RHYTHM & EMOTIONS: THE BEAUTY BEHIND BROOKLYN-BASED BAND BIG THIEF’S LIVE SET
BIG THIEF LIVE AT THE SINCLAIR
Though musicians carry the emotions to be able to write music, they don’t always show it when they’re touring, as if to detach themselves from the songs they’re singing. This is not the case with Brooklyn-based band Big Thief. From the beginning of their set, lead singer/guitarist Adrianne Lenker had the audience knowing this was more than just a sequence of songs. Opening with two new solo originals, Lenker quieted the audience and set up the course of the evening, a true roller coaster of frequencies and emotions. Lenker passionately talked about the two openers (Twain and Palehound), establishing the communal aspect of the night, an element usually lacking from the repetition of touring.
Following the mini acoustic set, the band launched into songs off their two albums Capacity, their latest release, and Masterpiece. Songs like “Paul” had the audience swaying with the rhythm of the chorus: “I’ll be your morning bright goodnight shadow machine, I’ll be your record player baby if you know what I mean, I’ll be your real tough cookie with the whiskey breath, I’ll be a killer and a thriller and the cause of our death.” There is such an importance to the rhythm of Big Thief, as the band positions themselves in a sort of semi circle with the drummer on the left and the bassist in the middle, to really be able to vibe off each others’ patterns and move as a unit. There is a sense of both the structure of the songs and the fluidity of a live performance, being able to go where the song takes them.
A crowd favorite came with one of the singles off of their new record, “Mythological Beauty,” where the rhythm section extended the intro before the guitar riff long enough to have everyone already dancing in time for the words. Lenker’s vocal range is strongly showcased on this tune, from the sultry, low verses to the smooth high notes of the chorus as it builds to heartbreaking belting, as if the words and melody exhibit the emotion of the song. Collings guitar in hand, Lenker kept the set moving in such a groove with her folk-style picking in tandem with the steady yet intricate rhythm of Max Oleartchick and James Krivchenia. There’s something comforting about the repetition of the chorus that had everyone swaying together: “you’re all caught up inside, but you know the way.”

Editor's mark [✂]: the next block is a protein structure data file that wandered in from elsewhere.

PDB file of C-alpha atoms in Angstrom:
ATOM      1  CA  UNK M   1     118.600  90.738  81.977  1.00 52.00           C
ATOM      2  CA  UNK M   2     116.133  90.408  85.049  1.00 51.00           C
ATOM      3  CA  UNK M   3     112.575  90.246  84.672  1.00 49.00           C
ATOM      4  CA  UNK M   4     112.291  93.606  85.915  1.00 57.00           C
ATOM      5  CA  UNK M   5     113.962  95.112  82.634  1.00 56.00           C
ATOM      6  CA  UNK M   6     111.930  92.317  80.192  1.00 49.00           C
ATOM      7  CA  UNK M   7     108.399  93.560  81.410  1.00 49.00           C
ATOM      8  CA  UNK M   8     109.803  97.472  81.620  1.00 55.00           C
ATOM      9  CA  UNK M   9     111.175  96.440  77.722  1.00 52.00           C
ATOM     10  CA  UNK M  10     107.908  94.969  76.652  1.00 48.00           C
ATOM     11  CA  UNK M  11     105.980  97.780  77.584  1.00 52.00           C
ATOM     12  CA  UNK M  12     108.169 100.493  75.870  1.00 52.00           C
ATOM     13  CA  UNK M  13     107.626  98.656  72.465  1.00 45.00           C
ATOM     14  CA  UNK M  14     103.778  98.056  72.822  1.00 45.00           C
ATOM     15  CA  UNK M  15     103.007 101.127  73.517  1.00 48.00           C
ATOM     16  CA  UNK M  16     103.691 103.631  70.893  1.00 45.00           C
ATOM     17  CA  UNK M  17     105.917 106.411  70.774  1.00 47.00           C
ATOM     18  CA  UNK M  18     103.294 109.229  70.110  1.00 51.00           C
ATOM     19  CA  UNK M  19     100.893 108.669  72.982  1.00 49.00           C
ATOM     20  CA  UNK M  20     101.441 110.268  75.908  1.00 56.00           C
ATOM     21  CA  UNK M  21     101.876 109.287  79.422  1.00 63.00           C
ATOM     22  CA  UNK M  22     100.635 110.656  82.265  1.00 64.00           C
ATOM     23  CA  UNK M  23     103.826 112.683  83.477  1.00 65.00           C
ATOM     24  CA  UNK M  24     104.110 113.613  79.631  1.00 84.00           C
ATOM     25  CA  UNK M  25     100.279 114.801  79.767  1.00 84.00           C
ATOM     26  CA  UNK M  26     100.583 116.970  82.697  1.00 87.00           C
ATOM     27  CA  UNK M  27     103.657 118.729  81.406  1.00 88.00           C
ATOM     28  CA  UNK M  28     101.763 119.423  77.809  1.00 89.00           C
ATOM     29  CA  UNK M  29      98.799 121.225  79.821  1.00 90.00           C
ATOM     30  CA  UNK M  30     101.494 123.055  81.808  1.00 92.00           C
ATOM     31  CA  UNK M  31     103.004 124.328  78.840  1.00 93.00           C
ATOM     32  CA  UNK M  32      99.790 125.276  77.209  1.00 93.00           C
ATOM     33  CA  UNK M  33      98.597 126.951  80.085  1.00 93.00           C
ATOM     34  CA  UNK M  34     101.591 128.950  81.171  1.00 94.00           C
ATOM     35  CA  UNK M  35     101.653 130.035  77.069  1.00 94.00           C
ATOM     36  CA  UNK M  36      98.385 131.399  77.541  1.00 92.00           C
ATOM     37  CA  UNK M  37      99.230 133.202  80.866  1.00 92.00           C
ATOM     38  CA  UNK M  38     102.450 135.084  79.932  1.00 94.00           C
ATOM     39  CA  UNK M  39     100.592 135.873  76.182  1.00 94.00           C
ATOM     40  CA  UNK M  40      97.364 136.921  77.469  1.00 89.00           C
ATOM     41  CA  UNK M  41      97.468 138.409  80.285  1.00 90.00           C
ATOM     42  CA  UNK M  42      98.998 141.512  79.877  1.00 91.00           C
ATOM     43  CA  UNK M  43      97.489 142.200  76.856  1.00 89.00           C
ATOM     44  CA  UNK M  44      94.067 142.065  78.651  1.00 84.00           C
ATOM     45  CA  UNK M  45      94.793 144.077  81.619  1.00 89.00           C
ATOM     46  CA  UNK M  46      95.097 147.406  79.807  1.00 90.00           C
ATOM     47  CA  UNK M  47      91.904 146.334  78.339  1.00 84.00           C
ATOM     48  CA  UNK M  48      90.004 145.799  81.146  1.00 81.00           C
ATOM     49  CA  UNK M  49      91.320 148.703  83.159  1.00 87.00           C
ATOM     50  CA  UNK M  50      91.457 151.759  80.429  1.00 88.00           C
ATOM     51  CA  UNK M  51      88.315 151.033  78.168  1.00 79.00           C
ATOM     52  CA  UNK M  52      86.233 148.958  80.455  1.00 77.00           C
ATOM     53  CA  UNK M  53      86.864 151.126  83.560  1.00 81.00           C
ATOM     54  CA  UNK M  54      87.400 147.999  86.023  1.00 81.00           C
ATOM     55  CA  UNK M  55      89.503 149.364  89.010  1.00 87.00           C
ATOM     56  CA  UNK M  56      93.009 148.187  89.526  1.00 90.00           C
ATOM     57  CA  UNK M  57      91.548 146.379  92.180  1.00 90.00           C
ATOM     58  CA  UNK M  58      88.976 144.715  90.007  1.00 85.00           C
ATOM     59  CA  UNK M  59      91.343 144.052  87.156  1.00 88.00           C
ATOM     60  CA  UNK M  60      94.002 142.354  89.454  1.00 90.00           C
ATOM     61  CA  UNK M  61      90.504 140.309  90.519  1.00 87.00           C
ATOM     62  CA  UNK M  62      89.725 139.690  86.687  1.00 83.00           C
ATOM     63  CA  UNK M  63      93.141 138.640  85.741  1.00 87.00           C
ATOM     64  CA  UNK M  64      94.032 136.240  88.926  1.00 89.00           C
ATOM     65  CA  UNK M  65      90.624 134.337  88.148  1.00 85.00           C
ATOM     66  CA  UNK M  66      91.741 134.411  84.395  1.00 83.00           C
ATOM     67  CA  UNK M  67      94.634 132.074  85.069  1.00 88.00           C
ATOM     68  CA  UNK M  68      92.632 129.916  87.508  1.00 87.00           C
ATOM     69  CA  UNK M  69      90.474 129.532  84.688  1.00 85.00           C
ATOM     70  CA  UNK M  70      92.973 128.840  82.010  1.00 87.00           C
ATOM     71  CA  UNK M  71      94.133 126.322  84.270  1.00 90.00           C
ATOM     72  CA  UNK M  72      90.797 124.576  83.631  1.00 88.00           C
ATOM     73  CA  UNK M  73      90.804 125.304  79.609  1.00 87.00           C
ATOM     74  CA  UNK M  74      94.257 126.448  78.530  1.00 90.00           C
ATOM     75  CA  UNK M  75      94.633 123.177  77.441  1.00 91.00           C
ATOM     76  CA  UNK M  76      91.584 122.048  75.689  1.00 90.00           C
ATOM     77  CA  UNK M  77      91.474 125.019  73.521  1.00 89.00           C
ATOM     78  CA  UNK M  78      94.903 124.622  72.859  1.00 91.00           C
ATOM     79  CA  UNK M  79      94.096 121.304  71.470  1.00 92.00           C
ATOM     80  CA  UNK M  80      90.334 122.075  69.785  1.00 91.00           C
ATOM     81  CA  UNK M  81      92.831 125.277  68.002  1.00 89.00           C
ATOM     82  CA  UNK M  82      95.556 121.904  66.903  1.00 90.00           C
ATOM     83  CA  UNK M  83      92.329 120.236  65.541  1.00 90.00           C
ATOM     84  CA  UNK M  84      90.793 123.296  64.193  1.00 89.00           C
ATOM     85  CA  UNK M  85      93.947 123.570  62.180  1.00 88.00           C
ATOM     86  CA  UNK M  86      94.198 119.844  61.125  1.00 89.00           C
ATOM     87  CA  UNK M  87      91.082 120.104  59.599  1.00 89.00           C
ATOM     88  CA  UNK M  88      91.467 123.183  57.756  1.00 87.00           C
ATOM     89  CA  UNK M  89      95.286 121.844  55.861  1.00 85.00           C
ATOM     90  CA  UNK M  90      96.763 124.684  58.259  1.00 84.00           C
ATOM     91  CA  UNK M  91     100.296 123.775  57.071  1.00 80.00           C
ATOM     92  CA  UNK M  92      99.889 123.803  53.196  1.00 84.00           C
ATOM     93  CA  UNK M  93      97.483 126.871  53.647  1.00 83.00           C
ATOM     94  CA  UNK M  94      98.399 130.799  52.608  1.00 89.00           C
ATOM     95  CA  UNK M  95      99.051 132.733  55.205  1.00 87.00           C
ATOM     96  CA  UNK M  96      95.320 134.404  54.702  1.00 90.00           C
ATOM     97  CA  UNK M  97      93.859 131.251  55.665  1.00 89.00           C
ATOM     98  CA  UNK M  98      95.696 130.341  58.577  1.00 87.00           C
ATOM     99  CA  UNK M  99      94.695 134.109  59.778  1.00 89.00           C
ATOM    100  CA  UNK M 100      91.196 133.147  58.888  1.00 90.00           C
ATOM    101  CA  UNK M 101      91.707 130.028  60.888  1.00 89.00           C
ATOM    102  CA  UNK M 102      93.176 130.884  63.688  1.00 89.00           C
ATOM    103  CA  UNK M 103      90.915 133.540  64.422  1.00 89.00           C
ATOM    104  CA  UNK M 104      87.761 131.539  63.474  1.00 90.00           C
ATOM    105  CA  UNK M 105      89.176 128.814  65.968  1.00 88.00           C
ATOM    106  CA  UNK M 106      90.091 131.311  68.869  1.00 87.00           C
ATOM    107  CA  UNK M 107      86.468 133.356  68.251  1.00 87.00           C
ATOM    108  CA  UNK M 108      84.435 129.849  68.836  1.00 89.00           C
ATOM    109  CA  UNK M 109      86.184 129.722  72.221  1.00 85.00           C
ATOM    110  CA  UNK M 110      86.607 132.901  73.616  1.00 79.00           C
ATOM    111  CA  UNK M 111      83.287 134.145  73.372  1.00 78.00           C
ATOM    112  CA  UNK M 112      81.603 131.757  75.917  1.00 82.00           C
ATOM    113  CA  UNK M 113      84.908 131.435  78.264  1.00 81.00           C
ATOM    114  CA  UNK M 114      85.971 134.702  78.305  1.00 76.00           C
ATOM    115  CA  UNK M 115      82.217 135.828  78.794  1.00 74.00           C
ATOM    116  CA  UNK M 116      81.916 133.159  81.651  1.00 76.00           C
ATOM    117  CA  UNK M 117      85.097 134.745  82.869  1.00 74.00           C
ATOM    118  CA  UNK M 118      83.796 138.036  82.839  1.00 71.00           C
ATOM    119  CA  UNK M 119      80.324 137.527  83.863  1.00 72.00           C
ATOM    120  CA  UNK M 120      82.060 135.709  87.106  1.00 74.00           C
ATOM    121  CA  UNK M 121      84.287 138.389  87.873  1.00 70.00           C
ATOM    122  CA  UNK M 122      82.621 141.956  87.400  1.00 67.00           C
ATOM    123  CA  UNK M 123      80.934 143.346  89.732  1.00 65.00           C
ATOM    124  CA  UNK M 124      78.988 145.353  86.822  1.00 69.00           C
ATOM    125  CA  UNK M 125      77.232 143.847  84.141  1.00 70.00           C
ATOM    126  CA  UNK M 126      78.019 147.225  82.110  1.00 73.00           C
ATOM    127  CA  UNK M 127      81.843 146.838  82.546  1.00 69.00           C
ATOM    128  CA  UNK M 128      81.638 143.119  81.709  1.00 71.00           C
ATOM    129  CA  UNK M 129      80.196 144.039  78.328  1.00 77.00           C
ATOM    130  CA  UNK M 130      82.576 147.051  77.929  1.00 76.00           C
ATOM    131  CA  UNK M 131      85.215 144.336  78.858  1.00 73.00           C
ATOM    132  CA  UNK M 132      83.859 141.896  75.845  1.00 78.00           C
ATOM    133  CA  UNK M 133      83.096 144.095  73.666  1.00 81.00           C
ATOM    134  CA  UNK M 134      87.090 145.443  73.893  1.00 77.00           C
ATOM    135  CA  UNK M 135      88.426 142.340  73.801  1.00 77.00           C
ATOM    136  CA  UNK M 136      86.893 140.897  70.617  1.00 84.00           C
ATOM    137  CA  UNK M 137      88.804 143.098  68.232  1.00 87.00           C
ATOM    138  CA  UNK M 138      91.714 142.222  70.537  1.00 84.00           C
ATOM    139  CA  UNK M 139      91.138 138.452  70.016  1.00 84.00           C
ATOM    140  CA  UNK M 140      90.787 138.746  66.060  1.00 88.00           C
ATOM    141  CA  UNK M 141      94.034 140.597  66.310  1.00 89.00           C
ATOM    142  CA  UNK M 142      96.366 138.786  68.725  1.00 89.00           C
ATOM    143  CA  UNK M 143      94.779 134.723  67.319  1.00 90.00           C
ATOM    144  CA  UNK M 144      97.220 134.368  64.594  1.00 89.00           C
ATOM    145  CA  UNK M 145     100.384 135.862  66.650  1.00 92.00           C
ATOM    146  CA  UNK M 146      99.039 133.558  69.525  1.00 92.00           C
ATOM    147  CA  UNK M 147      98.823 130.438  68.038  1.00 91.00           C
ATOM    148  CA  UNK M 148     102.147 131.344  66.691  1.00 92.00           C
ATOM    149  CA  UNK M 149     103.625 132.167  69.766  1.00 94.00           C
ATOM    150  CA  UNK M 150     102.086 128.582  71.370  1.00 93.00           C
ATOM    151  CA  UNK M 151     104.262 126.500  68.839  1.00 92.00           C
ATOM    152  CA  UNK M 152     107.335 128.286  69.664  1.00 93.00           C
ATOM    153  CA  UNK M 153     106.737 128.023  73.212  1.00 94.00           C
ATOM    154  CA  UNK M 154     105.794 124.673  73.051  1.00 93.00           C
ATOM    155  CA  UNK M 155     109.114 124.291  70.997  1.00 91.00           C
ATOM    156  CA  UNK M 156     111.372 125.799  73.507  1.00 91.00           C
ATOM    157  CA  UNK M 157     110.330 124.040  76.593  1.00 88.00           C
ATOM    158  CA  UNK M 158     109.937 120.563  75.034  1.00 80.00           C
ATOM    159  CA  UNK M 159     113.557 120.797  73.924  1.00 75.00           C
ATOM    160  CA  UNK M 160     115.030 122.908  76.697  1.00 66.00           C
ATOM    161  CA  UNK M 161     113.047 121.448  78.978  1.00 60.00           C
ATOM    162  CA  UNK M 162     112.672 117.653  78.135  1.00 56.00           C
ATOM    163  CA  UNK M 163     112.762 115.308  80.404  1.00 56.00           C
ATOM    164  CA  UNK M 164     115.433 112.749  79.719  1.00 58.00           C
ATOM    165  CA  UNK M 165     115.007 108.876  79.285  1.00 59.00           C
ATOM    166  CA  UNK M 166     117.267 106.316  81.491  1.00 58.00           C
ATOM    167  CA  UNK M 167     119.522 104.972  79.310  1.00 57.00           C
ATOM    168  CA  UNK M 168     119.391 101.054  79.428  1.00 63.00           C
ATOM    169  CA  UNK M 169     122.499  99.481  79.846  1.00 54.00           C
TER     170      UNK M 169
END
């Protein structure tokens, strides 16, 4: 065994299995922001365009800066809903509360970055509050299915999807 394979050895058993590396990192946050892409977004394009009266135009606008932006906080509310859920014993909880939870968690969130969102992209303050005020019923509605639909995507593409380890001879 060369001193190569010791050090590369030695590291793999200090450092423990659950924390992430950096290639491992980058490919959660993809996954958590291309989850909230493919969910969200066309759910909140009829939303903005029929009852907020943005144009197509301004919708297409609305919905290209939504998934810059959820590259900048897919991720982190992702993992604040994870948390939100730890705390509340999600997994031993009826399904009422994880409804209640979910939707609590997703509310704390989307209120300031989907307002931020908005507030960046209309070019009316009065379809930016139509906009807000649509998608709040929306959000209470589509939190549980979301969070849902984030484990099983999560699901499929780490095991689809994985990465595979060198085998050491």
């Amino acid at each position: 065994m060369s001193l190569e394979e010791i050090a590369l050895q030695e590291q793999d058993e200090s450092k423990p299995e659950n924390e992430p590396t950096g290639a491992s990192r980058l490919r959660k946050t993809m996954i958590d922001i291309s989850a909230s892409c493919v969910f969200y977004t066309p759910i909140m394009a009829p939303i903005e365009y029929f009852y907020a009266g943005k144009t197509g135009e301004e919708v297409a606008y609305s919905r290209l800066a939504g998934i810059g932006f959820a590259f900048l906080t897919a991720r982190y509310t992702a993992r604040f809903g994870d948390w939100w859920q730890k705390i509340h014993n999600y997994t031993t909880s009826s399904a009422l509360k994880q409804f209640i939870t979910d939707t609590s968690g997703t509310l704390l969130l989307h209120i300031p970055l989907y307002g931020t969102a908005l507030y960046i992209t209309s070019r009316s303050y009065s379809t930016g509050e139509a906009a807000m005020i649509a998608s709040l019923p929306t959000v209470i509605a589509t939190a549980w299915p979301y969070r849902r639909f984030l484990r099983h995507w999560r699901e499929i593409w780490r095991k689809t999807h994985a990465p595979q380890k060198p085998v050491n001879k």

These words seemed to encompass some of Lenker’s between-song commentary, talking about the hardships of touring though there is beauty in it. Never have I seen a musician be so open with an audience and it made the performance personal and unforgettable.
The band closed out the show with a new song called “Terminal,” and bid everyone good night, though the Boston audience had not had enough of Big Thief. Lenker came back out to play “Lorraine” and “Pretty Things” solo, an incredible ending to an emotional night of quiet folk songs to louder alternative rock songs. And with “Don’t take me for a fool, there’s a woman inside of me, there’s one inside of you, too and she don’t always do pretty things,” the Big Thief set was over, leaving everyone with an excess of feelings, as the show itself gave us an inside look into the lyrics and lives of the members and the importance of emotion through music.